Researchers have developed an antimicrobial ‘cloak’ which could play a key role in helping to protect us from the build-up of dangerous microbial biofilms.
In their paper published on the 5th of December in Scientific Reports the team found that an agar hydrogel, containing graphene-oxide and laser printed to mimic the shell surface of the Cancer pagurus crab, acts to lower growth of gram-positive and gram-negative bacteria, and fungal cells.
Biofilms, a layer of microorganisms growing on a surface, can be a massive risk to our health, especially on medical devices like scalpels and catheters. Normally we use things like antimicrobials, silver or titanium to remove this layer of growth but for these to be effective over longer periods we need to keep re-applying them, which over time can have a cumulative toxic effect on our cells. If we want to find a way around this, the main obstacles to overcome are to design a new substance which is cheap, can be applied over large and uneven surfaces and which is less toxic than these existing biofilm deterrents.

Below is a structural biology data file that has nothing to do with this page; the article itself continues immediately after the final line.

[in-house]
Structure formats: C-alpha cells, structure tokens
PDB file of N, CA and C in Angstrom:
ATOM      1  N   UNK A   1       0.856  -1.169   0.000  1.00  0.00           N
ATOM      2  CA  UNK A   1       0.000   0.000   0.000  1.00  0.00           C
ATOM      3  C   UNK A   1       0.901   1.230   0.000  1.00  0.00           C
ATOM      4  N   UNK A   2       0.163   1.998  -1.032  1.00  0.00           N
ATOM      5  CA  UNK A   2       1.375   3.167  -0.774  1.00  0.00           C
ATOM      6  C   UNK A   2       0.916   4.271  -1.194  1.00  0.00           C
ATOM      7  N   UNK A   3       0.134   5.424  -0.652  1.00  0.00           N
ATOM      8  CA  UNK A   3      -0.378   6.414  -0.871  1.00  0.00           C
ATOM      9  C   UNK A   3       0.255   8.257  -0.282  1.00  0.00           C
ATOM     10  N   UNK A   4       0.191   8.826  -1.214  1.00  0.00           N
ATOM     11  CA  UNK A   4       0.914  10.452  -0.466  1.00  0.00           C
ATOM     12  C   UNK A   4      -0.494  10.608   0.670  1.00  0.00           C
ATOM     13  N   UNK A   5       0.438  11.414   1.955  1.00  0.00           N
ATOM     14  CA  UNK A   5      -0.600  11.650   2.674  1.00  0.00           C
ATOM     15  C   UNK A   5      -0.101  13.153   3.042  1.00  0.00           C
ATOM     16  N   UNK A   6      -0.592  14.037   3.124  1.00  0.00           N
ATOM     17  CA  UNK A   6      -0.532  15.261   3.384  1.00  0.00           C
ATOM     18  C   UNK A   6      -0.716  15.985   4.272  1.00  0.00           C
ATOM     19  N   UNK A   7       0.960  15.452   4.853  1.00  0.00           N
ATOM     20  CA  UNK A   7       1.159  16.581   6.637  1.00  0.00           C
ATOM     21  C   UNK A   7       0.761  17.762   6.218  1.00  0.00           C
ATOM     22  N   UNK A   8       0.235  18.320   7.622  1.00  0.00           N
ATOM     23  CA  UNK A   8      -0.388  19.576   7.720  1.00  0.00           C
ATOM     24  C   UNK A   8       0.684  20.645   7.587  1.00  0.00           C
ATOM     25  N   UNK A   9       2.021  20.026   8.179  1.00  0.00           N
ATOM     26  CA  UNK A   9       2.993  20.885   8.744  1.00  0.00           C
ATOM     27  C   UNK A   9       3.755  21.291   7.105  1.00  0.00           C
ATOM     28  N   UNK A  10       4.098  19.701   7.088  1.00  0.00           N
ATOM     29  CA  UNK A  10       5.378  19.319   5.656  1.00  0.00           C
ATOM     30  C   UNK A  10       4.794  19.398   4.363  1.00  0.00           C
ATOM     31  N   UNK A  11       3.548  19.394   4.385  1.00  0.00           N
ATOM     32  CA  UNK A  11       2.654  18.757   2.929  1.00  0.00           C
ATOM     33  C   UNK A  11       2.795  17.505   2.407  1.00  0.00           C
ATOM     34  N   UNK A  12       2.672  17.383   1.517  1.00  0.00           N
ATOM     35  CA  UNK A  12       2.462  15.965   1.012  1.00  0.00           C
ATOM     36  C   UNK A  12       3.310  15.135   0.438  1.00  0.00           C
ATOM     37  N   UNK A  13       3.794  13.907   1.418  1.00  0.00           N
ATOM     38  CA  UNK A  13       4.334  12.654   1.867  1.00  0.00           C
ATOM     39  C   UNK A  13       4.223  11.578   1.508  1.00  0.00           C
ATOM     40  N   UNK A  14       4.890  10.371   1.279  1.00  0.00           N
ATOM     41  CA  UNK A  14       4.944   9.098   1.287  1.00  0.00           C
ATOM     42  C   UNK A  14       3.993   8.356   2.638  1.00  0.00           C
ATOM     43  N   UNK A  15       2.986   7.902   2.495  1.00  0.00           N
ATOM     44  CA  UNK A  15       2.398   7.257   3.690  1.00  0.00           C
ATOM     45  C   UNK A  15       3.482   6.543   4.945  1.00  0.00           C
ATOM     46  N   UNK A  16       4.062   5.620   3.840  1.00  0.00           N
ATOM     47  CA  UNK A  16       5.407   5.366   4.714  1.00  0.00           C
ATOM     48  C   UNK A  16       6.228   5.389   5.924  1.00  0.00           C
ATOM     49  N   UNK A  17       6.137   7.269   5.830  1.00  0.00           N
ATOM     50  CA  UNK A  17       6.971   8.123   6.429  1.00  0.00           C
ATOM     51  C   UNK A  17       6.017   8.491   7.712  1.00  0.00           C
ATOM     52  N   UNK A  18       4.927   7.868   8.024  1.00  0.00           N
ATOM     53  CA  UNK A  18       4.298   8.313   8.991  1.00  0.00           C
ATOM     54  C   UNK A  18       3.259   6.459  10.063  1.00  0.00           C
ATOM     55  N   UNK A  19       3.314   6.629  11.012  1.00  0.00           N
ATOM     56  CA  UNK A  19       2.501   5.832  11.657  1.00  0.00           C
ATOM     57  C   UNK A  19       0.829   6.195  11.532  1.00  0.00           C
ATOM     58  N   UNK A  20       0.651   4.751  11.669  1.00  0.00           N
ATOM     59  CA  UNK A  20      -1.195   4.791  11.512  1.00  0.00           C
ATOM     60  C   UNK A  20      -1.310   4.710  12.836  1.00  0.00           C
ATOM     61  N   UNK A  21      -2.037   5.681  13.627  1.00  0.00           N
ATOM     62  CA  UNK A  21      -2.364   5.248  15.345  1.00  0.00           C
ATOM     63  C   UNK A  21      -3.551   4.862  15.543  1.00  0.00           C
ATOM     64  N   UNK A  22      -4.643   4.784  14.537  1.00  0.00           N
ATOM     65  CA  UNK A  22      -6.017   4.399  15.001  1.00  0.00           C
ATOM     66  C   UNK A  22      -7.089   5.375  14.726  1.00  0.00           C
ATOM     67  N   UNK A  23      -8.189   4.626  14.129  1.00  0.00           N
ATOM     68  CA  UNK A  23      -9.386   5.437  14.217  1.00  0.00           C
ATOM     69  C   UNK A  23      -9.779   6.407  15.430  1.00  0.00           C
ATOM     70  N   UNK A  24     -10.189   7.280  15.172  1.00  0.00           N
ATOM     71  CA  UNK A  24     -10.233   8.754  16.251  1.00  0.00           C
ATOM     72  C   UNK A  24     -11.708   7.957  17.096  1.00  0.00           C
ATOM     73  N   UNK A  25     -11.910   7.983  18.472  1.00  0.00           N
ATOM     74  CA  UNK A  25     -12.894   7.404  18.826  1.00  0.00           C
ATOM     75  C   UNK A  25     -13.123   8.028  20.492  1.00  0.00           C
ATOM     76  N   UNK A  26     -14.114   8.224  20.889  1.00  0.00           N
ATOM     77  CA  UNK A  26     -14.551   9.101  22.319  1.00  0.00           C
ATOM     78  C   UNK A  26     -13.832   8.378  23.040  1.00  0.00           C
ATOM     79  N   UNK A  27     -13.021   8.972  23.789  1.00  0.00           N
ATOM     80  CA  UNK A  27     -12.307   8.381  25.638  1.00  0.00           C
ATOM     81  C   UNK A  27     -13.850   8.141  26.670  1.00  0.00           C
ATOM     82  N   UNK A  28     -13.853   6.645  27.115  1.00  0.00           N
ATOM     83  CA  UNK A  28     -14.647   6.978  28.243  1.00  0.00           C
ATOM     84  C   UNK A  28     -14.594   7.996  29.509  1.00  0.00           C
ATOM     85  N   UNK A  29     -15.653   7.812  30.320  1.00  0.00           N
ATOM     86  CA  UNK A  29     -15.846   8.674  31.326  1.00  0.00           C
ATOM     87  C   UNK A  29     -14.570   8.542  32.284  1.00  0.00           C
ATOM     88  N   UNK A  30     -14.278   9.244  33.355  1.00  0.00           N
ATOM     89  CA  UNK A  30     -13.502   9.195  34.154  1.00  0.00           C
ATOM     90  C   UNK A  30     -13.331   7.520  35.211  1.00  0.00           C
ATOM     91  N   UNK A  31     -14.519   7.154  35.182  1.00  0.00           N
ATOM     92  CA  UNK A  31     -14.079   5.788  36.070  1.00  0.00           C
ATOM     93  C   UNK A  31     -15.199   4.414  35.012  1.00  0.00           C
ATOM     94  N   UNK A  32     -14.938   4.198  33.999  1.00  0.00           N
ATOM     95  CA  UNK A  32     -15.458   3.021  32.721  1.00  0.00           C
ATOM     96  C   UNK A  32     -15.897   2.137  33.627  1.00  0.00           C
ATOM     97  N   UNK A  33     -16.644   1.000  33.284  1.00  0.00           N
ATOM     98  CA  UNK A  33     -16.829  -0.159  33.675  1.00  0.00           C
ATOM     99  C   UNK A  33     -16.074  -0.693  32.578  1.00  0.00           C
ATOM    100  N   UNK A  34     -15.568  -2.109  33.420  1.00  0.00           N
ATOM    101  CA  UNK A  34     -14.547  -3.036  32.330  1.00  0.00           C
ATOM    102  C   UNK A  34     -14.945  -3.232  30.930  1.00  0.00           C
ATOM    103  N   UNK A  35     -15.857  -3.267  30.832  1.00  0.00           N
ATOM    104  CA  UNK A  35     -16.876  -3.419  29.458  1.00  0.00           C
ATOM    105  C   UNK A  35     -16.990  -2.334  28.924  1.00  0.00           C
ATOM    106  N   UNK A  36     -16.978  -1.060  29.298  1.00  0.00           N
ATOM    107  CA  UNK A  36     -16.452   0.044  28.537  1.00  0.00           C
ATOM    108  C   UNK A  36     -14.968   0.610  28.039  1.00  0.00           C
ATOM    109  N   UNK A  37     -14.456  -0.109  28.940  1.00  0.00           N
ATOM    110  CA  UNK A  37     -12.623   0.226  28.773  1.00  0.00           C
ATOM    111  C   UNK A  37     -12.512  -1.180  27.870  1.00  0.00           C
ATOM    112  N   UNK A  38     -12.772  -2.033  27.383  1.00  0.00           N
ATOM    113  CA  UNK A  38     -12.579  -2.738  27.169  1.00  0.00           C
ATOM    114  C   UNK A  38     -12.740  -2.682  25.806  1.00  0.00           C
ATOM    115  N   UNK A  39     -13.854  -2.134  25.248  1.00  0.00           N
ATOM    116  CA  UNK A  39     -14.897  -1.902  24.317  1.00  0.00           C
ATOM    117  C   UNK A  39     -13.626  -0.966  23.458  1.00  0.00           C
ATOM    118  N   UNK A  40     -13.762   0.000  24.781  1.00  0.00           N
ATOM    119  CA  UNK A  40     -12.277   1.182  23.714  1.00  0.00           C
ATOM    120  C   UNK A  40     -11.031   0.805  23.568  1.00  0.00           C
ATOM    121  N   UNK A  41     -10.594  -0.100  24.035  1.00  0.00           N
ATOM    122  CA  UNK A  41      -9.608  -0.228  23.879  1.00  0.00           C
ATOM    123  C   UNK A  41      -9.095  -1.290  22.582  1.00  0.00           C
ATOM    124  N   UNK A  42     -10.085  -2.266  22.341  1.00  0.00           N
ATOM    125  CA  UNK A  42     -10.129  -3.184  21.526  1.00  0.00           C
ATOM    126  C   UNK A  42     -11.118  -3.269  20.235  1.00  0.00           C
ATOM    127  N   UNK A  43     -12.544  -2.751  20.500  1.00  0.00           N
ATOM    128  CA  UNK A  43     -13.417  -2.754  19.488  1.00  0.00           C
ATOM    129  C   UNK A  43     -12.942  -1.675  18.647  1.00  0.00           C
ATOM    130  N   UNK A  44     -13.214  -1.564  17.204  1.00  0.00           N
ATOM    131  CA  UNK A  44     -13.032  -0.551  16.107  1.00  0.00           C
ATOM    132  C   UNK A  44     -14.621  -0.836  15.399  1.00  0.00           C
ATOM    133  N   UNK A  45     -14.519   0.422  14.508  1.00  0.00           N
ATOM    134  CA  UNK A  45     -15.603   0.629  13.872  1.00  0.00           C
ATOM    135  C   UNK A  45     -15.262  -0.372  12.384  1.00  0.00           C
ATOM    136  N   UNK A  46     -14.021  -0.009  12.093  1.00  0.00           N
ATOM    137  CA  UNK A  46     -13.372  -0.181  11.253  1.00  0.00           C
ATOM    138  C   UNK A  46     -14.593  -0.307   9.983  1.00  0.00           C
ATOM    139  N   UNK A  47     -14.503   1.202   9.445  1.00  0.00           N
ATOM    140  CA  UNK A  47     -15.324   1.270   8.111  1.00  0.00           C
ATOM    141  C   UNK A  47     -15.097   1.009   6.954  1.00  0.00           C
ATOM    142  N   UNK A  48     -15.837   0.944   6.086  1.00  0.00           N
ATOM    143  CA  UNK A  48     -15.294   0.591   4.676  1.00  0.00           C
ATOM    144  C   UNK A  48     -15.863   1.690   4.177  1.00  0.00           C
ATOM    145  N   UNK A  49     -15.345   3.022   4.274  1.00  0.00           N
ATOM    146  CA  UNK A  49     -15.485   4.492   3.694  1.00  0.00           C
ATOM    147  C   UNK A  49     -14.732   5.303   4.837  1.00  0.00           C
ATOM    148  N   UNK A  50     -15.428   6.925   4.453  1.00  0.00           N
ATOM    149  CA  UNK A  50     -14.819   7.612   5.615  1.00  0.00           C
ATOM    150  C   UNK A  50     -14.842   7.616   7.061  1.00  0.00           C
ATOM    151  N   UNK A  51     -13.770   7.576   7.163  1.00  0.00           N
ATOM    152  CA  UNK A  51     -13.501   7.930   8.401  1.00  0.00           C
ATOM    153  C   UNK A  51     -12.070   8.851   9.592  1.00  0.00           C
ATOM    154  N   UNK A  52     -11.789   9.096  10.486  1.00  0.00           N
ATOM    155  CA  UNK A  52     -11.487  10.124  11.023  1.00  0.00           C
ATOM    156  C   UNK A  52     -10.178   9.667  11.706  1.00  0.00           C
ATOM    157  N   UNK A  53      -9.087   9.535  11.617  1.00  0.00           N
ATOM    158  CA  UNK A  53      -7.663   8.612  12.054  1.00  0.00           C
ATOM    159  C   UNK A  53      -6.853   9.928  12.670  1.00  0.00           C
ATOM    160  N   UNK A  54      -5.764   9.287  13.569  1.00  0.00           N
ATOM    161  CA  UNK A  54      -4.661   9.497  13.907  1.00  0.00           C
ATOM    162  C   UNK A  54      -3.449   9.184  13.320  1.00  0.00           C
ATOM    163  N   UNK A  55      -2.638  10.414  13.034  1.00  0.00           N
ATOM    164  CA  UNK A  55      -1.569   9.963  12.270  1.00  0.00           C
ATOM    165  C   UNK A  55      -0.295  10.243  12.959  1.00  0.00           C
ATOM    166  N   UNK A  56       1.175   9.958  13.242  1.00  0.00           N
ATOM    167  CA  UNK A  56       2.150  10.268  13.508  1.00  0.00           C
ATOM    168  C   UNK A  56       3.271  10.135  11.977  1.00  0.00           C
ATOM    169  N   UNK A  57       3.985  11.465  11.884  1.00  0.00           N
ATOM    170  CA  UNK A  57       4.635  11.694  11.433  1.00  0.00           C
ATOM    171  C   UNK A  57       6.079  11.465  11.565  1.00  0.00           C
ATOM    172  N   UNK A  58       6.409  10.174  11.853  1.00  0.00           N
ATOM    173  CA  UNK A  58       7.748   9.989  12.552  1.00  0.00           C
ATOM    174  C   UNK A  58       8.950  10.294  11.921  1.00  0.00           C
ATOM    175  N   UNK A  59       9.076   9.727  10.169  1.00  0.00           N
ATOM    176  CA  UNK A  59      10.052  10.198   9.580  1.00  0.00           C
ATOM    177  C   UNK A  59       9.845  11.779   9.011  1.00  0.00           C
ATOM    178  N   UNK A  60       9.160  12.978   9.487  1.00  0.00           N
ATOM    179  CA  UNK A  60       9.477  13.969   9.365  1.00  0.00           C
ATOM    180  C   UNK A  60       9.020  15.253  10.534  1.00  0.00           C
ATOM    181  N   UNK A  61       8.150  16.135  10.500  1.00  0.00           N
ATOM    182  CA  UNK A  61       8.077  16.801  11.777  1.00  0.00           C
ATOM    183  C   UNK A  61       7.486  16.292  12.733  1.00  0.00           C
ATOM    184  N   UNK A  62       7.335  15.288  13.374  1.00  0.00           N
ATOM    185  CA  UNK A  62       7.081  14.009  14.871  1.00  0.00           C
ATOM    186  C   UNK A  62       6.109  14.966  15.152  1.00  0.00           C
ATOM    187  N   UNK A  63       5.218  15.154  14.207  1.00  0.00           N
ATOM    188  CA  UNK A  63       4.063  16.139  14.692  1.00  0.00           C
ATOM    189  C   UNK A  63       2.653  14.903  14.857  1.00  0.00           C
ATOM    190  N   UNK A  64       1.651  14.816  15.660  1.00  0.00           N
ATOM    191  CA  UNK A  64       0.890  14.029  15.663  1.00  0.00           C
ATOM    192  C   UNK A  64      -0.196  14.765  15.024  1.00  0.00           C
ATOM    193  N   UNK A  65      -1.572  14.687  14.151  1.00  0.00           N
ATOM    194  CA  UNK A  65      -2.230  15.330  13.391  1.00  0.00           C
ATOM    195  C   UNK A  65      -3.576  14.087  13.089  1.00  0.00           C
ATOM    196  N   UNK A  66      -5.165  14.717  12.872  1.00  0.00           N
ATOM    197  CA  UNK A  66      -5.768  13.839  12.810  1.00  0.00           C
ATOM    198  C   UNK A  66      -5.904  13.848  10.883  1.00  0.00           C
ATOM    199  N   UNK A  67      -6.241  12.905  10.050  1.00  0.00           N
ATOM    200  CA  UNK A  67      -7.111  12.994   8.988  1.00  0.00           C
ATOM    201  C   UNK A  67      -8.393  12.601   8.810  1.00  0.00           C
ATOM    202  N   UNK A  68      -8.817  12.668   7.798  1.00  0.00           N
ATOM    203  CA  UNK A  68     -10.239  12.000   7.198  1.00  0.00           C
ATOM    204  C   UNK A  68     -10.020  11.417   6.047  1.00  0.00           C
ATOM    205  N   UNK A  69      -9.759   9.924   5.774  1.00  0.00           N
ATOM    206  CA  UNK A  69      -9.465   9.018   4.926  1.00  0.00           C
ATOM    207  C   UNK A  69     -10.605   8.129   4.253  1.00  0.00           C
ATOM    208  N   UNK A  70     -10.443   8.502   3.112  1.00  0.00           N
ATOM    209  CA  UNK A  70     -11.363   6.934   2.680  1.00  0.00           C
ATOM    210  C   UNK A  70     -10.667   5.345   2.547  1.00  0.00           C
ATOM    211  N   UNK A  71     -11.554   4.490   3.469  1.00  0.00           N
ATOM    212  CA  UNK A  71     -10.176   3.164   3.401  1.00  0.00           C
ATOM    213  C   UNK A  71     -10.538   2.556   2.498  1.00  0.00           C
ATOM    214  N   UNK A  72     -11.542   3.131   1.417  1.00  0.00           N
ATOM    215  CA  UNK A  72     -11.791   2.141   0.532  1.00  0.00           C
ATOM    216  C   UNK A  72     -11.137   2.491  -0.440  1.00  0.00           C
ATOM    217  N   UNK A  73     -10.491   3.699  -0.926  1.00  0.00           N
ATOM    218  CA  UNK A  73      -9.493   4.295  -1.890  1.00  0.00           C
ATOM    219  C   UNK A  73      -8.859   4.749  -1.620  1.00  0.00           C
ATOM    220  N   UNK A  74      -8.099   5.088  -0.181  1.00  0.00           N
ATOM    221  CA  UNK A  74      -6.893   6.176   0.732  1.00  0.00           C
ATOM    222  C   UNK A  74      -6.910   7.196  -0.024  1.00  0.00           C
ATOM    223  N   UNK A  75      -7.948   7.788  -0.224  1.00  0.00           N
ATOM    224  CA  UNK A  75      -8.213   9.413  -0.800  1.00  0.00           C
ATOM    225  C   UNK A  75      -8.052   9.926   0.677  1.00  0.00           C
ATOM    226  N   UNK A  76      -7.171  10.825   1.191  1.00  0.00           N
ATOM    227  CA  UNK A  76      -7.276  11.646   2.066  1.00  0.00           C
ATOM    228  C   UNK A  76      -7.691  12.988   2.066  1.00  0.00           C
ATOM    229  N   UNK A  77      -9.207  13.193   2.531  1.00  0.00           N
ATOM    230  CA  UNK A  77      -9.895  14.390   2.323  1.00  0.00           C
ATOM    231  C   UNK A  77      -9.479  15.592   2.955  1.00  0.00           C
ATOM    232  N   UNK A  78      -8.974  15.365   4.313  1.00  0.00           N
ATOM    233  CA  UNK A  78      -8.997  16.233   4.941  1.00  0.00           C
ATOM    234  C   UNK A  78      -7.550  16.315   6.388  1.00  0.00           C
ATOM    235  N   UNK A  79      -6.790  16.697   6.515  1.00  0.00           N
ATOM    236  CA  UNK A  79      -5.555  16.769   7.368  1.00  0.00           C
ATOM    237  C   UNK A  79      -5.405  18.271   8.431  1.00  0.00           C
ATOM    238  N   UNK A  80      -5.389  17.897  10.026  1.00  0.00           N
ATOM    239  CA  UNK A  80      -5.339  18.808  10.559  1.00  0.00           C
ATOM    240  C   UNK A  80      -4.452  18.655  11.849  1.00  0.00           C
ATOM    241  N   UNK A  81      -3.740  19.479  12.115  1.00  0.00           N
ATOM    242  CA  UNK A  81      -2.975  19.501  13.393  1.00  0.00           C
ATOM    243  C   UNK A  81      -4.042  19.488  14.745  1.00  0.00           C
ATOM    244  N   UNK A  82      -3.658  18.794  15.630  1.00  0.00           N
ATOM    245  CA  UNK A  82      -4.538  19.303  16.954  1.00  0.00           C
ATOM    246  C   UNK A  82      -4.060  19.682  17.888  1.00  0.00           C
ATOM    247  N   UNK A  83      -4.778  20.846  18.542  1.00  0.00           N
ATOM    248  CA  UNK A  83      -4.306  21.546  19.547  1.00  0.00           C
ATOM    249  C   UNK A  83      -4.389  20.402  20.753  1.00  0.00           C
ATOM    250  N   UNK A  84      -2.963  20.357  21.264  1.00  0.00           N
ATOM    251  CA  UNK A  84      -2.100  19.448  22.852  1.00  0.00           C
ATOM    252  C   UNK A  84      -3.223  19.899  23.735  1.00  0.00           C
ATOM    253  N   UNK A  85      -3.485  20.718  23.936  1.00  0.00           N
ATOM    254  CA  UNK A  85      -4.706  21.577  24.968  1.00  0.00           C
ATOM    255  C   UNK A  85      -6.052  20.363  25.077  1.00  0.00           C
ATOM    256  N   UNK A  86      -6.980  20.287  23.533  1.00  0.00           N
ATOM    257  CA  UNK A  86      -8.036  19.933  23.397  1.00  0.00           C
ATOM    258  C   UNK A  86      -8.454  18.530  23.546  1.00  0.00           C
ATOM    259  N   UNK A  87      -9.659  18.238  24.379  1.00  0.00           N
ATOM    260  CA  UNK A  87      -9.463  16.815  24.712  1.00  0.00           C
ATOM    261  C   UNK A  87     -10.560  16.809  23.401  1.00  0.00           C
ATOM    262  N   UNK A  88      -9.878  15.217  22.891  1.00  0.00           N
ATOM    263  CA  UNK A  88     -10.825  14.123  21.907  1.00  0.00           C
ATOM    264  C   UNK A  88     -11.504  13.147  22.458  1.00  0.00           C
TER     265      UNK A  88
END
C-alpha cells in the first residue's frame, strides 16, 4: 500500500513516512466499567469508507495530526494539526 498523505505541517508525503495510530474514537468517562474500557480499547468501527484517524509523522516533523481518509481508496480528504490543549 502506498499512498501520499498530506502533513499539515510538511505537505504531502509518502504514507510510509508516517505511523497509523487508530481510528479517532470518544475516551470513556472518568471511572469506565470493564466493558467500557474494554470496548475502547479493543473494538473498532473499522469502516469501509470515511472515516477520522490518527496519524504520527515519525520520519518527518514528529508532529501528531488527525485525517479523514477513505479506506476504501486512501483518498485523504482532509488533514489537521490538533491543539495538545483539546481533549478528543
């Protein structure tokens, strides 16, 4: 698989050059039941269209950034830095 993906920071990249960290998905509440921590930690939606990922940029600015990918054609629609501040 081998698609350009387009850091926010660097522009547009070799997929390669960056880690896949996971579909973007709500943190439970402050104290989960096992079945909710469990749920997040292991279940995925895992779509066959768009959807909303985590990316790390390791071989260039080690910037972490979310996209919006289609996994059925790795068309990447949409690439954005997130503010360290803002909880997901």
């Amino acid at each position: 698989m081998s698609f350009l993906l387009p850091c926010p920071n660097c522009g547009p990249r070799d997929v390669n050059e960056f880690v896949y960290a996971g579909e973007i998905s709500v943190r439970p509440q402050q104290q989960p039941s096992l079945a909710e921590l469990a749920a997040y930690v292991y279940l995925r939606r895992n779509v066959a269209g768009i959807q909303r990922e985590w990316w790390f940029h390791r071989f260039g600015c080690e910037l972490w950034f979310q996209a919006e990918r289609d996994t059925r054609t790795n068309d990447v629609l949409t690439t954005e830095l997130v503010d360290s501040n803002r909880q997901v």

The idea of the team’s research was to try and create such a substance by combining two antimicrobial properties – those of graphene oxide and the surface features of certain animals.